Saturday, July 7, 2012

DVD Review: SOME GUY WHO KILLS PEOPLE (2011)

SOME GUY WHO KILLS PEOPLE (2011) 


Label: Anchor Bay Entertainment
Region Code: 1 NTSC
Rating: R
Duration: 97 Min.Video: 16:9 Widescreen (1.78:1)
Audio: English Dolby Digital 5.1 
Director: Jack Perez
Cast: Kevin Corrigan, Barry Bostwick, Karen Black, Ariel Glade, Lucy Davis


Synopsis: At first glance, Ken Boyd (Kevin Corrigan, TV's Fringe) may seem like an average comic enthusiast, living with his mother (Karen Black, Trilogy of Terror) and working to make ends meet as an underpaid, underappreciated ice cream parlor attendant. But Ken has a dirty little secret: he fantasizes about killing people. After being released from a stay in the loony bin, for severe mental trauma suffered when he was beaten and tortured by a gang of high school thugs, Ken’s repressed anger suddenly reaches a boiling point. With gleeful enthusiasm Ken hunts down his tormentors, one by one, and exacts his bloody revenge.



The Film: I love me some Kevin Corrigan, from Scorsese's Goodfellas (1990) on thru to TV's Grounded for Life and dark-comedies like Superbad (2007) and Pineapple Express (2007), the guy just adds value to any endeavor and I was just as pleased as punch to see him in a starring role. In Jack Perez's indie-slasher Some Guy Who Kills People (2011) Corrigan plays an awkward outsider employed at anl ice cream parlor alongside his loyal friend friend Irv whom is played by Leo Fitzpatrick whom you may recall as "Telly" from the still  super-disturbing film Kids (1995). Ken's just been released from the loony-bin and is trying to get back on his feet, unfortunately he lives with his mother Ruth (Karen Black, Burnt Offerings) who's more than just a little bit nagging. It's not too hard to see where some of  Ken's  insanity might have come from. Not helping with his mental well-being is a ridiculous ice cream costume he wears during catered events - if I was forced to wear that monstrosity I might think about killing a few folks too.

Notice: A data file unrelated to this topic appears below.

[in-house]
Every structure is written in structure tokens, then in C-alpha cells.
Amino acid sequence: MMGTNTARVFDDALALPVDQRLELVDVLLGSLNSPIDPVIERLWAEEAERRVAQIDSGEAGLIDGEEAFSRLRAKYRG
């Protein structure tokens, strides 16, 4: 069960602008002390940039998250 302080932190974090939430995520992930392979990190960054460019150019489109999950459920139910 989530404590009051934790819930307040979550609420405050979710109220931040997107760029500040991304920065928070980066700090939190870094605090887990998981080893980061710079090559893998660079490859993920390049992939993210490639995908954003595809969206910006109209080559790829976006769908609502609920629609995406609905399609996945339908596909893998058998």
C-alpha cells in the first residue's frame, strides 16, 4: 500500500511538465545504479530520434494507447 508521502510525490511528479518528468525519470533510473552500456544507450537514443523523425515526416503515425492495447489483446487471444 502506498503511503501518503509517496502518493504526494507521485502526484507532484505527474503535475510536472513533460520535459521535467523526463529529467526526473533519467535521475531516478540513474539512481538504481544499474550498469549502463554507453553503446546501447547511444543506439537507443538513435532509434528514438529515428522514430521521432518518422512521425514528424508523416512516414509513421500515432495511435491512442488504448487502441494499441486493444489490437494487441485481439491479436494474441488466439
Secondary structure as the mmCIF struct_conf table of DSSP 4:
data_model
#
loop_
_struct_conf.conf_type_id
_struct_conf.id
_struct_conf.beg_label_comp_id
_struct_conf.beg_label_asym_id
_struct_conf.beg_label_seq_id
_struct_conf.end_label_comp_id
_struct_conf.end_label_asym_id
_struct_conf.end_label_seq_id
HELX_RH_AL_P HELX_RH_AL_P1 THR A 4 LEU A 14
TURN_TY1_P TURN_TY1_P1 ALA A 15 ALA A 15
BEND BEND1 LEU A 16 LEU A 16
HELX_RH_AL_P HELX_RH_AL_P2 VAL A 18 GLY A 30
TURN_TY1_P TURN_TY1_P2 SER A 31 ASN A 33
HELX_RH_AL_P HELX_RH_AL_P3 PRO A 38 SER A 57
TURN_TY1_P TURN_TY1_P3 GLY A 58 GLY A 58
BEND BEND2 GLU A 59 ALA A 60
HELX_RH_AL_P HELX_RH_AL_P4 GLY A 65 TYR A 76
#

It turns out Ken is a pretty gifted comic artists. When he isn't laying in bed staring intently at the ceiling he spends his time scrawling macabre images of death into a sketchbook. Throughout the film we get flashback to Ken being bullied in high-school - it's more than bullying though - it's torture at the hands of kids back in high-school. Obviously this trauma has left an indelible mark on his fragile psyche. In fact it seems he's knocking off this former tormentors and displaying their corpses in bizarrely staged poses. The deaths aren't particularly elaborate or ingenuous but they're effective nonetheless - we get a hatchet to the head, a machete decapitation, a throat slashed and a brutal stabbing - not too gory but bloody as Hell. 




There's an unexpected introduction of Ken's estranged daughter coming into his life - a child even his own mother was unaware of until she shows up on the doorstep. Amy (Ariel Gade, Dark Water) is a precocious 11-year old who decides to spend time with her father against her mother's wishes after arguing with her and her Jesus-freak boyfriend. It's an awkward transition for the socially inept Ken but he tries his best. There are a surprising number of tender moments between the damaged father and daughter - they're good for reach other but when she observes daddy's night-time activities it strains the relationship to say the least. Also figuring into the film are a quirky sheriff (Barry Bostwick, The Rocky Horror Picture Show) who's dating Ken's nutty mom and Lucy Davis (Shaun of the Dead) as a not-too-annoying a love interest.


The films has a great cast too with solid performances from start to finish, it's a bit quirky from time to time but appropriate for the material which goes right back to the script which is spot-on witty and darkly comedic -  a great blend of genre film-making. The gore leaves a bit to be desired but it's  definitely an entertaining character study of a wounded psyche laced with some sharp dark humor. 




Special features on the disc include the short The Fifth (2007) which inspired the film and stars Sam Lloyd of TV's Scrubs as a an unemployed serial-killer whose nighttime activities put the damper on poker night, fun stuff. We also get a theatrical trailer, an audio commentary and a 'Making of' featurette which includes a brief video interview with executive producer John Landis (American Werewolf in London) who was originally slated to direct the film before dropping it to direct his passion-project Burke and Hare (2010) starring Andy Serkis and Simon Pegg.


Special Features: 
- Audio commentary with co-producer/director Jack Perez and writer/producer Ryan Levine
- Short Film, "The Fifth," That Inspired The Feature (12:36) 16:9
- Making Of Featurette (13:06) 16:9
- Trailer


Verdict: This was quite a fun watch, it's not necessarily what I was expecting but that's not a bad thing either- the unexpected is nice from time to time and especially when it stars the awesome Kevin Corrigan, this is a rental at the very least. 3.5 Outta 5 

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